Foreigners’ ownership to residential housing in Vietnam: Difficulties standing in the way

Junior Lawyer - Ms. Thai Thu Dao

DIMAC Law Firm

In line with the incentive policy for attracting the foreign investment and employment, quite a few foreigners have decided to choose Vietnam as an ideal place in order to invest and develop their careers. Accordingly, many foreigners wish to own the residential houses in Vietnam to implement the investment activities as well as long-term residence. At present, the laws on residential houses have made significant progress in recognizing and expanding the foreigner’s housing ownership in Vietnam compared to the previous regulations. However, in practice, many foreigners are still struggling to make their wishes come true.

Not allowed to own residential housing due to no issue of the list of housing projects restricted to foreigners’ ownership

Pursuant to Article 75.1 of Decree 99/2015/ND-CP dated 20 October 2015 of the Government providing detailed provisions and guidelines for implementation of the Law on Residential Housing (“Decree 99”), foreigners are only permitted to own residential housing (comprising apartments in apartment buildings and individual residential houses) belonging to investment projects for construction of commercial residential housing, except in national defense and security areas (“Permitted Scope”). Accordingly, the Ministry of National Defense and the Ministry of Public Security have the responsibility to fix specifically the national defense and security areas in each locality and to send a written notice thereof to the provincial people's committee in order for the latter to instruct the provincial Department of Construction to fix specifically a List of investment projects for construction of commercial residential housing within areas where foreign organizations and individuals are not permitted to own residential housing (“Restricted List”).

Nevertheless, from 10 December 2015, when Decree 99 took effect, up to now, no official Restricted List has been issued by the local authorities yet, resulting in the suspension of the procedures for granting the housing ownership certificate (“Certificate”) to the foreigners by the competent authorities. This has caused difficulties and worries to many domestic and foreign investors operating in the real estate business that have to wait for the availability of a Restricted List to be able to conduct legitimate housing sale transactions. Meanwhile, the foreigners’ increasing demand in purchasing the houses in Vietnam should have been dealt with, thereby helping sell a large number of mid-end and high-end apartments currently in stock.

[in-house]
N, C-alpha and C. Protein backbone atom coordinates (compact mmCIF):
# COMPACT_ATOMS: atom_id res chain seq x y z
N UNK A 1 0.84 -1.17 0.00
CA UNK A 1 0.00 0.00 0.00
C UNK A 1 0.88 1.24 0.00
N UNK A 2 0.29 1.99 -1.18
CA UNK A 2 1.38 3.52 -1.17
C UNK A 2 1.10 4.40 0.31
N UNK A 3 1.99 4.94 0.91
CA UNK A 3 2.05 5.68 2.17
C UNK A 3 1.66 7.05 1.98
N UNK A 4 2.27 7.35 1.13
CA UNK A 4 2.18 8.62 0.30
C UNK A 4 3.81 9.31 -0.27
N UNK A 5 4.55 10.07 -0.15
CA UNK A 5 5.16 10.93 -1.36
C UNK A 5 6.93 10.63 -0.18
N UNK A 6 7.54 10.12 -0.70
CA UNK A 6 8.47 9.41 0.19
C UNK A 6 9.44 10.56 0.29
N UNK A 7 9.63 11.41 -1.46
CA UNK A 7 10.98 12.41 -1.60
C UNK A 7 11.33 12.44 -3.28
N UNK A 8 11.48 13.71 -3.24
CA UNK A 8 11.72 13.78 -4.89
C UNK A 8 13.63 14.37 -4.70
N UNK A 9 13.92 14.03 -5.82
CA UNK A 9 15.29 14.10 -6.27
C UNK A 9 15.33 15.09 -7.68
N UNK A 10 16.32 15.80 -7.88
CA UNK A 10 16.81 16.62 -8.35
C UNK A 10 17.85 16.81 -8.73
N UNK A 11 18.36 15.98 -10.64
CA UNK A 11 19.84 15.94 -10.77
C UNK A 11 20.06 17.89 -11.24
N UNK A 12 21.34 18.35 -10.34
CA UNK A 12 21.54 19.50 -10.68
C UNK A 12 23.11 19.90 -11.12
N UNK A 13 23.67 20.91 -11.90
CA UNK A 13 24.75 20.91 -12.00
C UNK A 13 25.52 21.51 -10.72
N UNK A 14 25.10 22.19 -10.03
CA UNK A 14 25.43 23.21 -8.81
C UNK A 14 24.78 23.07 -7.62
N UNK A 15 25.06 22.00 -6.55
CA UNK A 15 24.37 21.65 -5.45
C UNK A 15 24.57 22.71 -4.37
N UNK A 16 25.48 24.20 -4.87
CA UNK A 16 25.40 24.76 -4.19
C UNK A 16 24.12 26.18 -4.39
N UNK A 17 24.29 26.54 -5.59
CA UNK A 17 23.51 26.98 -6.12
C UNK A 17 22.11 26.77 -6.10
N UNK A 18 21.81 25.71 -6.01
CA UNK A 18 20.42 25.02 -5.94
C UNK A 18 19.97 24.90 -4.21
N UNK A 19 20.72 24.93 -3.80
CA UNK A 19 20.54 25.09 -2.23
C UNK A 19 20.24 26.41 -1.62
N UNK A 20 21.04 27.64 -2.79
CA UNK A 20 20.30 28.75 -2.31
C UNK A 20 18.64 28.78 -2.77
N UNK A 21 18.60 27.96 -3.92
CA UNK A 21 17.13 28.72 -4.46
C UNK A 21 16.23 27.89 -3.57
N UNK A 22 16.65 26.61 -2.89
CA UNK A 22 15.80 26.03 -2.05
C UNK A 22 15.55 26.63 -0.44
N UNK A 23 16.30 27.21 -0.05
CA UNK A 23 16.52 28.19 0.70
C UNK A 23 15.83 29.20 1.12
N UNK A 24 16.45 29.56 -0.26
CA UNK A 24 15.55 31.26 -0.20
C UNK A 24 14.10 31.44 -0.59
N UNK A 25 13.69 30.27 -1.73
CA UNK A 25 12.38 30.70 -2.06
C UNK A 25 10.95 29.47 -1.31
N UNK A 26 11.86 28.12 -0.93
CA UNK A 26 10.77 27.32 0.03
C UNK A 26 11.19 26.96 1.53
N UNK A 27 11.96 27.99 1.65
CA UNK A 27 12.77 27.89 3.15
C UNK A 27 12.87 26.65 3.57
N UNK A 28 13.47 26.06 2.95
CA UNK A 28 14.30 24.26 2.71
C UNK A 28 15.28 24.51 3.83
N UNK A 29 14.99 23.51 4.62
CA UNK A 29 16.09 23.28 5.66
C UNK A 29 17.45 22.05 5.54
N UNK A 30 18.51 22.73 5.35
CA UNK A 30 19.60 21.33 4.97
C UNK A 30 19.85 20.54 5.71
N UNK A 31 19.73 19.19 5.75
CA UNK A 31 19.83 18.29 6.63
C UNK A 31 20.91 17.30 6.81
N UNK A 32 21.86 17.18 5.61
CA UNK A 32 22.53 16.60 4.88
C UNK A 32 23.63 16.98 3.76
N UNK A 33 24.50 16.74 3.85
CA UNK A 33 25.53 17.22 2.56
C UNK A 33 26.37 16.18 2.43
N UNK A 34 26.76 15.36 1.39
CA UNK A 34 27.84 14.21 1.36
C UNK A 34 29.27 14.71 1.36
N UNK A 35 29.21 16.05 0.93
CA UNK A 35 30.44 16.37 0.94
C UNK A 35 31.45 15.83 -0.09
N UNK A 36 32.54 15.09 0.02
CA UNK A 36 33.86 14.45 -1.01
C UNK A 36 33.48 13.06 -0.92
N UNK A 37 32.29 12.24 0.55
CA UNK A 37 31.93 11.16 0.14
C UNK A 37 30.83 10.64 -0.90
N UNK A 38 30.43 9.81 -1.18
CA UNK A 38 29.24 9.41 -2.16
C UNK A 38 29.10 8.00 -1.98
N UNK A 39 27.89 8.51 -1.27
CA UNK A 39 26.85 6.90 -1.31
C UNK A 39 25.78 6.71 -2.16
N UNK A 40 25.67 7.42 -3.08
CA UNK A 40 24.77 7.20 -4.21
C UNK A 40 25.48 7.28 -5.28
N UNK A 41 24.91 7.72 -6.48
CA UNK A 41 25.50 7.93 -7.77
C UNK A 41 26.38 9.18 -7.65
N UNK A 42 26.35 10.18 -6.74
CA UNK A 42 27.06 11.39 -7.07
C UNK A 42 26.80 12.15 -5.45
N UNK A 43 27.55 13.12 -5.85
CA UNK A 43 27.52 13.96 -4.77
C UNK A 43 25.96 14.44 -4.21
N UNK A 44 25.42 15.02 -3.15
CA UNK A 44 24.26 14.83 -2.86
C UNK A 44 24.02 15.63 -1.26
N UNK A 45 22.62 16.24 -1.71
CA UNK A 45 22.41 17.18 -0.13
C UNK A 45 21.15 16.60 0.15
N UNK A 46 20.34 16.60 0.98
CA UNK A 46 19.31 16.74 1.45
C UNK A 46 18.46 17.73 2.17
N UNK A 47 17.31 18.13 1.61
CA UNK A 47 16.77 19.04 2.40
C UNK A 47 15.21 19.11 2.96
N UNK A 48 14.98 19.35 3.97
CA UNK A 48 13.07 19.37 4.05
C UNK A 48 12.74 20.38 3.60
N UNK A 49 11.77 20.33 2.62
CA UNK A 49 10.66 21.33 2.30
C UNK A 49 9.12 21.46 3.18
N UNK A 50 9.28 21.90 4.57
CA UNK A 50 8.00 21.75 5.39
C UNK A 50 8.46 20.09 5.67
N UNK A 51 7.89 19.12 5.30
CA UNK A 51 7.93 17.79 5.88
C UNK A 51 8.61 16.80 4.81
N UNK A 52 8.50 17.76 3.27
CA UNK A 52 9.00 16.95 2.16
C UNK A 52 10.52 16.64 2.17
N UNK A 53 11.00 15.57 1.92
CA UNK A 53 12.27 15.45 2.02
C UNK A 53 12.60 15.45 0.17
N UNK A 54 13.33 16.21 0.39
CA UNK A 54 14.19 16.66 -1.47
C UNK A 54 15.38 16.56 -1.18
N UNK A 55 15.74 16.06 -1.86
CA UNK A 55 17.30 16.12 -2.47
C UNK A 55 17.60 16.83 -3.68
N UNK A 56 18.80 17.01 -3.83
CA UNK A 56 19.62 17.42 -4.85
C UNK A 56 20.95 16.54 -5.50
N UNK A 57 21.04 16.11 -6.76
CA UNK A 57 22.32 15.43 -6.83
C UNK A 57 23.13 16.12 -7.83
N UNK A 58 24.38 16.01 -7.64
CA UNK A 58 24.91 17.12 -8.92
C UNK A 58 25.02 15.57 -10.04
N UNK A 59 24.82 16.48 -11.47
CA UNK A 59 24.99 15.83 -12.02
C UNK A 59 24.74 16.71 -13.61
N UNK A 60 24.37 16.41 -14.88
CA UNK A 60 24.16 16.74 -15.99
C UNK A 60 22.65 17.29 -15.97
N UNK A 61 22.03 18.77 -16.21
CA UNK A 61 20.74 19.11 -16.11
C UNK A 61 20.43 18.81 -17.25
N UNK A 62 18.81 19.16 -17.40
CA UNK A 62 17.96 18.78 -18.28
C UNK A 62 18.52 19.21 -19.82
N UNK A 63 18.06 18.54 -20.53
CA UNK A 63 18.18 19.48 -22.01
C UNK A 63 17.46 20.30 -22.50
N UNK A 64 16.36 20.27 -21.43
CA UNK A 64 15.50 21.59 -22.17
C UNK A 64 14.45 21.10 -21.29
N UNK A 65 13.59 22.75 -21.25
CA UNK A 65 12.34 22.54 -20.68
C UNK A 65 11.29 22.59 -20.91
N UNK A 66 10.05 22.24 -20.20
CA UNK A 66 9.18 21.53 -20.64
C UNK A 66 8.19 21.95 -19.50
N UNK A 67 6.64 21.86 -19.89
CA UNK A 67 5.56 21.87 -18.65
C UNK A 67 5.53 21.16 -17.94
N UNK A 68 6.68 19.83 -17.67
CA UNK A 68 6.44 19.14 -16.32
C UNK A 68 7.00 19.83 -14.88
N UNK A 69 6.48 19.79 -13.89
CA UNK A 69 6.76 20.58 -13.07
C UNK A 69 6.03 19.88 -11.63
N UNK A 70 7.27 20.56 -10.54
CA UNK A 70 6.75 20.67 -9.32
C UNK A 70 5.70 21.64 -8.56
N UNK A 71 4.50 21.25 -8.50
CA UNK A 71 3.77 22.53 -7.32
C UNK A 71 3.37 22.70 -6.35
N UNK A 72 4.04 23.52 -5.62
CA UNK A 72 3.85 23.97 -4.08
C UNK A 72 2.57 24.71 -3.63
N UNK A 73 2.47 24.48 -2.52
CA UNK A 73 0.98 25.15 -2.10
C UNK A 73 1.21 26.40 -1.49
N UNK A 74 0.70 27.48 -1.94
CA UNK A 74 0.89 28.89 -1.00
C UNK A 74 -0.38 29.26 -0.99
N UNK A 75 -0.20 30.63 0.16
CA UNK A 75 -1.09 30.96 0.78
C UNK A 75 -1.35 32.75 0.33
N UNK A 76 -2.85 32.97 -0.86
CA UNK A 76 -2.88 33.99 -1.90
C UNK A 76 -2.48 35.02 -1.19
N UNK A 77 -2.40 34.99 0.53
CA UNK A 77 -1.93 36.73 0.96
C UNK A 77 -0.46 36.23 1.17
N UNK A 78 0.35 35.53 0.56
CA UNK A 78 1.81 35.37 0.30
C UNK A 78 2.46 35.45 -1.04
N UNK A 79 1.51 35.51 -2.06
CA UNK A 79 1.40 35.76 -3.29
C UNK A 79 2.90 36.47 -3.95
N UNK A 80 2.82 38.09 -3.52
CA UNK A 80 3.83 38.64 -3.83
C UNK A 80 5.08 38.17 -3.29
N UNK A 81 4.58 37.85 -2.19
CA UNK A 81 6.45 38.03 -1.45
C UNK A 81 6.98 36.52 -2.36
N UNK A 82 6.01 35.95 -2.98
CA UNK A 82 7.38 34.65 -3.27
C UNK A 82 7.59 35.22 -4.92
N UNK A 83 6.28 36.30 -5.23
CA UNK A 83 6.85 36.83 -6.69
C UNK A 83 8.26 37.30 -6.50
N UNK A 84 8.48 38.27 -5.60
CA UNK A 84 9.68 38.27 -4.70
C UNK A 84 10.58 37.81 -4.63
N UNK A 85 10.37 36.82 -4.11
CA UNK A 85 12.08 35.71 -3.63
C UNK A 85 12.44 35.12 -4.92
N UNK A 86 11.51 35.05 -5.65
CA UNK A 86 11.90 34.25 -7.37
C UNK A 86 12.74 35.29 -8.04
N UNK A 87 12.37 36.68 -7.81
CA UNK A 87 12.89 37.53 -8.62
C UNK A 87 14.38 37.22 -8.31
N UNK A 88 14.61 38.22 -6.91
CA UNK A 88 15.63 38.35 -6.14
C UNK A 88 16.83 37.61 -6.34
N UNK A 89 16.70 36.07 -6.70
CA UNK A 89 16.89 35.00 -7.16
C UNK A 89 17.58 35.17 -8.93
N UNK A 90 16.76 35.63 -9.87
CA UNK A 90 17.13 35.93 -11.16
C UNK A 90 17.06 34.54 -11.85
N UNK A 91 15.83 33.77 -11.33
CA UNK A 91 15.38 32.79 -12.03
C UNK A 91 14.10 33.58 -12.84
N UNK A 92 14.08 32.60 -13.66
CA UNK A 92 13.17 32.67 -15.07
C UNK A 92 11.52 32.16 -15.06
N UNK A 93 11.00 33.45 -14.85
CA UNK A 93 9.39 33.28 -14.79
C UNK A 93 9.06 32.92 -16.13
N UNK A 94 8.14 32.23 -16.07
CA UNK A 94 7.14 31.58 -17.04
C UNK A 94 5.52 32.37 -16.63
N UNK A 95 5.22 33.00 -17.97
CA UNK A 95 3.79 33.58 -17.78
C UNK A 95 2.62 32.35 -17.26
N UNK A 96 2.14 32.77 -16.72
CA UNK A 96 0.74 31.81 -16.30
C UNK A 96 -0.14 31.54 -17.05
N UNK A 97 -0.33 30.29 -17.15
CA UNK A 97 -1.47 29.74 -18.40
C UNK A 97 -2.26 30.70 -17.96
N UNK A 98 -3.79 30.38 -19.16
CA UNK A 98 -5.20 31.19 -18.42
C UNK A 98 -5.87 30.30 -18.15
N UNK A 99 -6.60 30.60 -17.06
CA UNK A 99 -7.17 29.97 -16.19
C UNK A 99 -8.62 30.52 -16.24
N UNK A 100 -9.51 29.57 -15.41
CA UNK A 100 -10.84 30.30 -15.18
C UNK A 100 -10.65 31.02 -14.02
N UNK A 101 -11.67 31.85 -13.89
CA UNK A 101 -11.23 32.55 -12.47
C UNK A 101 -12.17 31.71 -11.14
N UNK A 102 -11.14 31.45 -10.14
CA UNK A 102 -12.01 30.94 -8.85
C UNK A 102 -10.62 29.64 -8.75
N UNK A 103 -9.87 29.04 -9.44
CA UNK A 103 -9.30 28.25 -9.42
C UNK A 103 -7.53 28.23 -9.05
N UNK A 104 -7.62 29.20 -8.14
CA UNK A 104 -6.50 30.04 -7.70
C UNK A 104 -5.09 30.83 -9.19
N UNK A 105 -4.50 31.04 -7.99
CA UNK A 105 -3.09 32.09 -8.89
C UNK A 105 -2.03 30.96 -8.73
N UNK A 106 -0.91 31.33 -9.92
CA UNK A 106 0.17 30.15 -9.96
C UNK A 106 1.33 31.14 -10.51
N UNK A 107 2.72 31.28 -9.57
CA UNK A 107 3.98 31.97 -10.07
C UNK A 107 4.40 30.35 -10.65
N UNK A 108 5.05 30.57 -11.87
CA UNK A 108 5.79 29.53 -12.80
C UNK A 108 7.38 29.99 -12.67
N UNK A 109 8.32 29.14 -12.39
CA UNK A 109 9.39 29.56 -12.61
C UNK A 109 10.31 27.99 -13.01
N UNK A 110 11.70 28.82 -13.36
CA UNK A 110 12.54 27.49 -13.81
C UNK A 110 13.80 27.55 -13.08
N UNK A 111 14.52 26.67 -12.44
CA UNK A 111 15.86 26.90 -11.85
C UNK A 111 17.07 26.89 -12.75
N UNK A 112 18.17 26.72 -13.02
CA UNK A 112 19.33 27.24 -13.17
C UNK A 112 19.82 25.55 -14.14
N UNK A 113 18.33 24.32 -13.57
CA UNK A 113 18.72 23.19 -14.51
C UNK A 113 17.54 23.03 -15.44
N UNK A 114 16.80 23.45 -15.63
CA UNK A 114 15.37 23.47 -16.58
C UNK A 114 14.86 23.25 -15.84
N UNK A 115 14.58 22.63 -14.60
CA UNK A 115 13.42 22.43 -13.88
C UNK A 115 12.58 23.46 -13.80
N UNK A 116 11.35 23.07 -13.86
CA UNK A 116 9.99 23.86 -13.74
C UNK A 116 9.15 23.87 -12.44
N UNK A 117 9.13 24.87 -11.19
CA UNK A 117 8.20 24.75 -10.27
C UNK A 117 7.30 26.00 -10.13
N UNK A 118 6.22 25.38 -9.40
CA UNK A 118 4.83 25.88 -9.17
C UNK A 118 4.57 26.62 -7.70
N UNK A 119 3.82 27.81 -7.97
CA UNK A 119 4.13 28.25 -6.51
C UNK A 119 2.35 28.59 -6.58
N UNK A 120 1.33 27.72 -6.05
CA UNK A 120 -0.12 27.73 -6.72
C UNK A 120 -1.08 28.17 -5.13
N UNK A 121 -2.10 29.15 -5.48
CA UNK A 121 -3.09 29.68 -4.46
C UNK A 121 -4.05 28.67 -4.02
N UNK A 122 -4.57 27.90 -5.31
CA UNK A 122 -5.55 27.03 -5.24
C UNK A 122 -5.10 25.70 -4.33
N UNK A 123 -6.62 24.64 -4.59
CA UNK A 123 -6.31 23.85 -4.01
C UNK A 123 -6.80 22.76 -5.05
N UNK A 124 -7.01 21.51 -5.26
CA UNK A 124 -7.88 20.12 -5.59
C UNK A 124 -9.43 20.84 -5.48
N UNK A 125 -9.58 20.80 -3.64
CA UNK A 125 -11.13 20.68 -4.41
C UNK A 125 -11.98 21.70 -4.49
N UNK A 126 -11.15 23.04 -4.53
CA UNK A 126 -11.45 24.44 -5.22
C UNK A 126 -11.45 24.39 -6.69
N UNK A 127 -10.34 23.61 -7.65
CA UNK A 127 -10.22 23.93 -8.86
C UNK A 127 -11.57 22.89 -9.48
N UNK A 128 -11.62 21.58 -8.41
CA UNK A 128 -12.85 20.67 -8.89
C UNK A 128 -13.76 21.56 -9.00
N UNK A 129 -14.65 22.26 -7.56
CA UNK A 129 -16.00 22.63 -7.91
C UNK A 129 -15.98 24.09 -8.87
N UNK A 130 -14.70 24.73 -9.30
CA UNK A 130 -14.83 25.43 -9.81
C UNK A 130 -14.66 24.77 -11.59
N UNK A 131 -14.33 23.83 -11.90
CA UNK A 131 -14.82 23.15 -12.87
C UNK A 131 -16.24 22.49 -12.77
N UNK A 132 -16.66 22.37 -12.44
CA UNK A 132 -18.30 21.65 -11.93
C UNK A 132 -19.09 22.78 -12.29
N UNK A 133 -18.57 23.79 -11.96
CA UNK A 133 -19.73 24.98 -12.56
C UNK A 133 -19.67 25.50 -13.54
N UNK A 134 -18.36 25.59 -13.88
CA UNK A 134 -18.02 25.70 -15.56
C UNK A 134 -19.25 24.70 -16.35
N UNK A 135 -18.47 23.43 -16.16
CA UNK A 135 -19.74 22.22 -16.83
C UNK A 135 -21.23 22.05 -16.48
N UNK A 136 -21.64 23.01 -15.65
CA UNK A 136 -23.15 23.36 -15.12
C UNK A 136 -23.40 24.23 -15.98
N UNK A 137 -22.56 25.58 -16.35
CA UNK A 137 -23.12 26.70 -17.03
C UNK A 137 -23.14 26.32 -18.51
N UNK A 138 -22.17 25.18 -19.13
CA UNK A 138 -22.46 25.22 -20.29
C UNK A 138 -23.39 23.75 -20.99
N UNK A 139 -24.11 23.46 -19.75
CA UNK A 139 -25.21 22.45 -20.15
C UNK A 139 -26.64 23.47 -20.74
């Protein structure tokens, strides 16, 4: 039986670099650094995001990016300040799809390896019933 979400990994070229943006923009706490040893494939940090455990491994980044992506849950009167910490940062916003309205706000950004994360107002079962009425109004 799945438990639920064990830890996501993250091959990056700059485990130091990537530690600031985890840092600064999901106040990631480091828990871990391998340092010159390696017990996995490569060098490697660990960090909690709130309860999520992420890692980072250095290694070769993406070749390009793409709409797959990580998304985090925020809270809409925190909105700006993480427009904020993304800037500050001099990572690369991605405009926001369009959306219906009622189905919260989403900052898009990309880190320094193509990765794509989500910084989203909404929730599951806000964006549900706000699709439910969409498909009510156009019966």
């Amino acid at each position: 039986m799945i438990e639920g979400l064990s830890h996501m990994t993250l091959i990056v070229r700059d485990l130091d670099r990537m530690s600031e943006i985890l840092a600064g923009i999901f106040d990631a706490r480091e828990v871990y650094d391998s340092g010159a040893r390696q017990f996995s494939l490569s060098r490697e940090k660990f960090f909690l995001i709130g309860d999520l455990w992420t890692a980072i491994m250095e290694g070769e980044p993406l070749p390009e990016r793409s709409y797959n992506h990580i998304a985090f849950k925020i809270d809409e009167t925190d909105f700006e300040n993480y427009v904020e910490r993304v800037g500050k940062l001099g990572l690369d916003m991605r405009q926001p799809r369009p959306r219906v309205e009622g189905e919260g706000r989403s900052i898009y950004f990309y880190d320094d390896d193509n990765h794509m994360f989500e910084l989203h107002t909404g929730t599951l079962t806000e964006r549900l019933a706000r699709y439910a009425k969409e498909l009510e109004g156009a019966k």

Not allowed to put the name with minor children on the Certificate

Facing the difficulties in having their names in the Certificate as analyzed above, some foreigners refer to the option where they are named in the Certificate with their adopted Vietnamese minor children as the latter’s guardian/representative. However, this option turns out to get stuck by view of restrictions relating to the foreigners’ housing ownership, specifically as follows:

Under Article 21 of the 2015 Civil Code, civil transactions (including those in respect to real  property) of each child under six years of age must be established and performed by his/her legal representative. civil transactions to which the minor is a party must be either established and performed by his or her legal representative (for the minor being less than six years old) or approved for establishing and performing such civil transactions (for the minor being from six to under fifteen years old). Understandably, in order to legalize a residential housing transaction to which the minor is a party and obtain the Certificate, as the case may be, such transaction must be established, performed or approved by his/her parents prior to its establishment and performance.